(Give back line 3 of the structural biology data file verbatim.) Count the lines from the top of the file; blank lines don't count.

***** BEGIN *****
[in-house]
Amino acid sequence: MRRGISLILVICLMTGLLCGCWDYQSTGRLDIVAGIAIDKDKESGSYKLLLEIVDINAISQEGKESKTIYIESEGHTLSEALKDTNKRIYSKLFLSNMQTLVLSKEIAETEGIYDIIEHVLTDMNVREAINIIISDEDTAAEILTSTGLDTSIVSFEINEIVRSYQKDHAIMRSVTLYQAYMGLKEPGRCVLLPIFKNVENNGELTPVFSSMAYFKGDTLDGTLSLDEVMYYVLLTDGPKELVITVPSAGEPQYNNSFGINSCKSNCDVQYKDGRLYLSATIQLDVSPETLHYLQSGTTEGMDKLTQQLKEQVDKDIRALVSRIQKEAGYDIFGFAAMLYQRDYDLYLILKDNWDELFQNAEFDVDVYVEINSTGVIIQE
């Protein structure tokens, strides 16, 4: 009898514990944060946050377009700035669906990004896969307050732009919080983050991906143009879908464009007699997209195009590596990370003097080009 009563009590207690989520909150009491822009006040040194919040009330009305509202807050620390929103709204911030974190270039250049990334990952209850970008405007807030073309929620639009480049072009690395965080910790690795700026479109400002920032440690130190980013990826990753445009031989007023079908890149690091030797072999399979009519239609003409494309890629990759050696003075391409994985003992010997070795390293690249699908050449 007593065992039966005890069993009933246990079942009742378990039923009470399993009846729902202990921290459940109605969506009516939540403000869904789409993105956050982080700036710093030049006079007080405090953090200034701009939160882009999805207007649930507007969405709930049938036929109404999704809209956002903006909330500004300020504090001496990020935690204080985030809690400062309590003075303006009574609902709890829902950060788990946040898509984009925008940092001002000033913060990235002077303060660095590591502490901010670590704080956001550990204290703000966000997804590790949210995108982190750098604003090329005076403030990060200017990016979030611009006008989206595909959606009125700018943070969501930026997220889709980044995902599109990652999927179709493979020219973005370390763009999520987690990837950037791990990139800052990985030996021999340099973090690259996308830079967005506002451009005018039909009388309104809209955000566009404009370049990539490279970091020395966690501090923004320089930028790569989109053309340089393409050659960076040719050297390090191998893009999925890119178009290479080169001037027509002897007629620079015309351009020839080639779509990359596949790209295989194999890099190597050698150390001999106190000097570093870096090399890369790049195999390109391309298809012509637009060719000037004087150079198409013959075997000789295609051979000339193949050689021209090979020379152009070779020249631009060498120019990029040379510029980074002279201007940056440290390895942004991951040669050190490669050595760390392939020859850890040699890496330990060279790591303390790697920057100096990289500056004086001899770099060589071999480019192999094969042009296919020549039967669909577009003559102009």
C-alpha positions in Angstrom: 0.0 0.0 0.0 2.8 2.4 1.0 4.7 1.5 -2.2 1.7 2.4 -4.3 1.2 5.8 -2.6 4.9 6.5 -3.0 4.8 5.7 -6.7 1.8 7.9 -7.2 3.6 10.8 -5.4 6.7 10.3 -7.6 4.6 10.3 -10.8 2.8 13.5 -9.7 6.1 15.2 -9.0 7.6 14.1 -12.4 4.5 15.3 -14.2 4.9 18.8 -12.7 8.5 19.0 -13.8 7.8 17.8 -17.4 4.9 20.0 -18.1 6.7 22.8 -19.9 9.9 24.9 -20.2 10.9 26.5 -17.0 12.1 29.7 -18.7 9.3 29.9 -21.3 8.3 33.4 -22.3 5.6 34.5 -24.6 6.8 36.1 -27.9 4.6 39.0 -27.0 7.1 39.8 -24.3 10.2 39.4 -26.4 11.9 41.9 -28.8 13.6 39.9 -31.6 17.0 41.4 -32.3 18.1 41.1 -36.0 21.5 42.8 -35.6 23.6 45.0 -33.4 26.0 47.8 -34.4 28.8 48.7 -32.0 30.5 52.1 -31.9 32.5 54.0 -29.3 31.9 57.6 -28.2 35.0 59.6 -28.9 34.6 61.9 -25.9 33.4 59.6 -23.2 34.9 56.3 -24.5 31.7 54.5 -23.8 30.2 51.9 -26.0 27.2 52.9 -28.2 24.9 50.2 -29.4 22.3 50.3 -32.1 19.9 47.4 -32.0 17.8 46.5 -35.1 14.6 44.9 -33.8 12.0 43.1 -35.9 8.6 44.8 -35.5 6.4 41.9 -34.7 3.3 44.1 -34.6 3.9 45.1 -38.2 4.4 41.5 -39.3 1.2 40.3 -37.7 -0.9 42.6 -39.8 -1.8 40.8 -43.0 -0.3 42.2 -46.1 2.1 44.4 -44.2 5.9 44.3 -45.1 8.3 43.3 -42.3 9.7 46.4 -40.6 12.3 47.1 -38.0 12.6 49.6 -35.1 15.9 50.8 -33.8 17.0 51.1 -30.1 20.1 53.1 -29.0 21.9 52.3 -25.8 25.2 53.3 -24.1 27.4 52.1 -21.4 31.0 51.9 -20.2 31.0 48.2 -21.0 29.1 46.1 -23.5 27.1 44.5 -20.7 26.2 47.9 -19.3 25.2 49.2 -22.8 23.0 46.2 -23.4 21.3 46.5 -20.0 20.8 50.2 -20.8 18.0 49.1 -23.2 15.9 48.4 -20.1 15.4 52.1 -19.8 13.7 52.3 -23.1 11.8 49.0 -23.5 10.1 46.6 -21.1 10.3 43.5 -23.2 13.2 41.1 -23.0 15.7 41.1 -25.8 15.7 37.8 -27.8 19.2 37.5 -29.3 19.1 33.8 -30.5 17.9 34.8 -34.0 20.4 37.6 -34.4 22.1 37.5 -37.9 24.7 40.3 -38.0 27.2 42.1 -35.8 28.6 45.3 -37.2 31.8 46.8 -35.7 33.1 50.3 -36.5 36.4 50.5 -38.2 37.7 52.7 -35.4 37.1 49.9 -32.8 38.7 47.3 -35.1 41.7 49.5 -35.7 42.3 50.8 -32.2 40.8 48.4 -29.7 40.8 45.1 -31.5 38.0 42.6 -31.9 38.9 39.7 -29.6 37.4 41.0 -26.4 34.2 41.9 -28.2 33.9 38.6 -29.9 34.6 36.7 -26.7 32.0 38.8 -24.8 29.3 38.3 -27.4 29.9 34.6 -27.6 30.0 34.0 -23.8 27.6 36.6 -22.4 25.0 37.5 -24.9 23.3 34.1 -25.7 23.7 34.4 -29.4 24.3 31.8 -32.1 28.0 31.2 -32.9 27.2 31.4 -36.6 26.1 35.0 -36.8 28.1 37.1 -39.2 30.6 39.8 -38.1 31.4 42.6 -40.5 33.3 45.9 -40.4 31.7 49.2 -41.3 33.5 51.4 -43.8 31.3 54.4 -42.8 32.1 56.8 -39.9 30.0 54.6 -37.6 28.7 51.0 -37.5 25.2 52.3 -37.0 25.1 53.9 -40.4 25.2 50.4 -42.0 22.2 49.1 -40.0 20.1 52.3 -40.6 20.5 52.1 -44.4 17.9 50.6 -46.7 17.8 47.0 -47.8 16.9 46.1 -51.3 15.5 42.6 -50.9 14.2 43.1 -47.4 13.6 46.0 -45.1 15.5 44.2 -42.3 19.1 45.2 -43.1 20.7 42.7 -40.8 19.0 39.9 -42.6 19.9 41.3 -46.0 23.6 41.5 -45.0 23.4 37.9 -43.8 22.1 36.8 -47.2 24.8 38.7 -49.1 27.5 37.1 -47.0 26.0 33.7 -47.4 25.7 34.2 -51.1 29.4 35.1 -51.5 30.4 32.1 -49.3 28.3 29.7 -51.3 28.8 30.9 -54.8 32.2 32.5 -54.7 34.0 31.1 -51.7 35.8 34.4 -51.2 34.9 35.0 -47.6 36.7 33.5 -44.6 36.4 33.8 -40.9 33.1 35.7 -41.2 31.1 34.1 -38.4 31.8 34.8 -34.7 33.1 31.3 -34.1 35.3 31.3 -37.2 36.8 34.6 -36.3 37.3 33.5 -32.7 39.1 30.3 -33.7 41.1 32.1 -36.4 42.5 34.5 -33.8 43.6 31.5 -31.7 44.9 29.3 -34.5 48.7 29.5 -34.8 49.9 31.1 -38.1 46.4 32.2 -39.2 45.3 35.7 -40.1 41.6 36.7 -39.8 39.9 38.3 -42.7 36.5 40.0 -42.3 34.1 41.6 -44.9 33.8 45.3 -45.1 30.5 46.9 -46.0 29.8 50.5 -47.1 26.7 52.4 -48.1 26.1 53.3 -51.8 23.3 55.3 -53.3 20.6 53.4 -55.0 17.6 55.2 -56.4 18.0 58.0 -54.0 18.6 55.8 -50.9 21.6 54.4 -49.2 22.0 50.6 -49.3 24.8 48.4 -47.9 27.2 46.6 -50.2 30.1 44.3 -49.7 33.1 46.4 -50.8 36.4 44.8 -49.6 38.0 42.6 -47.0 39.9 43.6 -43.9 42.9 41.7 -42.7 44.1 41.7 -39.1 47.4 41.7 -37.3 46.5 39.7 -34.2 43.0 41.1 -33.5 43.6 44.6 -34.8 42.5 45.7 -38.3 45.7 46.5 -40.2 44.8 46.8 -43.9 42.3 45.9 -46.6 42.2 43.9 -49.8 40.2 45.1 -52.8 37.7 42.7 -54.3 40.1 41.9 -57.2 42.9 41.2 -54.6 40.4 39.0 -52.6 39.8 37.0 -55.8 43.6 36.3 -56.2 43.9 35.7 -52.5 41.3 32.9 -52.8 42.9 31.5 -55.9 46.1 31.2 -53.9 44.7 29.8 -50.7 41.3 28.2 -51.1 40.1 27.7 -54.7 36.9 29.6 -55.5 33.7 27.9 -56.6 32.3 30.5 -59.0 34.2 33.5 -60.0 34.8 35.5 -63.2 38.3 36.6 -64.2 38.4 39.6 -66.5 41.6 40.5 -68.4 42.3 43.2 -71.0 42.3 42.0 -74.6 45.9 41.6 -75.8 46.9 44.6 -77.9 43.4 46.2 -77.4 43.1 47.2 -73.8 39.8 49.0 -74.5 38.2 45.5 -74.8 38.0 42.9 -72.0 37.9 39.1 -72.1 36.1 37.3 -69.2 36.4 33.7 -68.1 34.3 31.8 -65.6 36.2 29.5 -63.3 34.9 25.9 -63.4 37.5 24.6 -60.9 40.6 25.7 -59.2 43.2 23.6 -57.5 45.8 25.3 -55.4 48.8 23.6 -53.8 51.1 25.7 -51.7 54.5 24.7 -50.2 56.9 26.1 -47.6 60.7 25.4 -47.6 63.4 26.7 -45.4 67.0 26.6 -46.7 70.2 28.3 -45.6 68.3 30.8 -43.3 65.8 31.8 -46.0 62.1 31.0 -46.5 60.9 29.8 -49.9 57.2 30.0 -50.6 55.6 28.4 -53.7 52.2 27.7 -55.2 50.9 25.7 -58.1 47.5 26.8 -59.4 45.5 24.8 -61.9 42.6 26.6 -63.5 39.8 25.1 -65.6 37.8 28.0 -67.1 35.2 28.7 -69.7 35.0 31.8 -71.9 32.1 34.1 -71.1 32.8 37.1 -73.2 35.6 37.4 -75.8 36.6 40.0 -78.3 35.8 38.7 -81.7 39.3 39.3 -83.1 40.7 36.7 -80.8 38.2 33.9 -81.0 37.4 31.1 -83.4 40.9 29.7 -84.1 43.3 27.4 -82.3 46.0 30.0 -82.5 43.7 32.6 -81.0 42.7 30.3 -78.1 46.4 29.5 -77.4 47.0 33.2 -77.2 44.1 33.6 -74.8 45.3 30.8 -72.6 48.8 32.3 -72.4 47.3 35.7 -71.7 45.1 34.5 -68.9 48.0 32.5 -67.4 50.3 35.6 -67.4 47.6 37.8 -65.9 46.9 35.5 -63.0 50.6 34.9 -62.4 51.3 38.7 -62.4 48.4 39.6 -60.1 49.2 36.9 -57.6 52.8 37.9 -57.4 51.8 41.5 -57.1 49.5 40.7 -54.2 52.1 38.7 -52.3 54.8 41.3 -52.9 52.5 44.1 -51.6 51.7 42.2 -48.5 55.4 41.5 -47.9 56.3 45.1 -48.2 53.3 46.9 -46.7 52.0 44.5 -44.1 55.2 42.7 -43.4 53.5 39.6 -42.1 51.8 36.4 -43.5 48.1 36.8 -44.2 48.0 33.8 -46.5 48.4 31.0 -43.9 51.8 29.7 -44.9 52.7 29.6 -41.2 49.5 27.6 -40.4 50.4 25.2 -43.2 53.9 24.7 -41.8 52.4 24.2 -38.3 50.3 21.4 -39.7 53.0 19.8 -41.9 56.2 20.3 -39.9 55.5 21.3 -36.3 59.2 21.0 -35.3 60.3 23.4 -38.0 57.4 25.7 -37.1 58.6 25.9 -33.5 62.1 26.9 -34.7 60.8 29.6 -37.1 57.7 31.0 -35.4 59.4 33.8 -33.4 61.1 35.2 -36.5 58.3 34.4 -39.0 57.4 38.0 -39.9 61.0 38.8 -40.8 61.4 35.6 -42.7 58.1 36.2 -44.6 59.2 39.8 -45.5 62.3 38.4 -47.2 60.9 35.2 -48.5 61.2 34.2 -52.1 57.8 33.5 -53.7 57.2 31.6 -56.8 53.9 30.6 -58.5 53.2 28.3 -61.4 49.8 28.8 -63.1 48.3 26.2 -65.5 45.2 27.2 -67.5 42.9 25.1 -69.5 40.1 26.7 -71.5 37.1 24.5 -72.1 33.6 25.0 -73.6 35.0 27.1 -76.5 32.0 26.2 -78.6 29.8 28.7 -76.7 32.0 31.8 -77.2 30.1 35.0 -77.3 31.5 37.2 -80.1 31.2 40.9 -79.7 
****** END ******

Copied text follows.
């Protein structure tokens, strides 16, 4: 009898514990944060946050377009700035669906990004896969307050732009919080983050991906143009879908464009007699997209195009590596990370003097080009 009563009590207690989520909150009491822009006040040194919040009330009305509202807050620390929103709204911030974190270039250049990334990952209850970008405007807030073309929620639009480049072009690395965080910790690795700026479109400002920032440690130190980013990826990753445009031989007023079908890149690091030797072999399979009519239609003409494309890629990759050696003075391409994985003992010997070795390293690249699908050449 007593065992039966005890069993009933246990079942009742378990039923009470399993009846729902202990921290459940109605969506009516939540403000869904789409993105956050982080700036710093030049006079007080405090953090200034701009939160882009999805207007649930507007969405709930049938036929109404999704809209956002903006909330500004300020504090001496990020935690204080985030809690400062309590003075303006009574609902709890829902950060788990946040898509984009925008940092001002000033913060990235002077303060660095590591502490901010670590704080956001550990204290703000966000997804590790949210995108982190750098604003090329005076403030990060200017990016979030611009006008989206595909959606009125700018943070969501930026997220889709980044995902599109990652999927179709493979020219973005370390763009999520987690990837950037791990990139800052990985030996021999340099973090690259996308830079967005506002451009005018039909009388309104809209955000566009404009370049990539490279970091020395966690501090923004320089930028790569989109053309340089393409050659960076040719050297390090191998893009999925890119178009290479080169001037027509002897007629620079015309351009020839080639779509990359596949790209295989194999890099190597050698150390001999106190000097570093870096090399890369790049195999390109391309298809012509637009060719000037004087150079198409013959075997000789295609051979000339193949050689021209090979020379152009070779020249631009060498120019990029040379510029980074002279201007940056440290390895942004991951040669050190490669050595760390392939020859850890040699890496330990060279790591303390790697920057100096990289500056004086001899770099060589071999480019192999094969042009296919020549039967669909577009003559102009």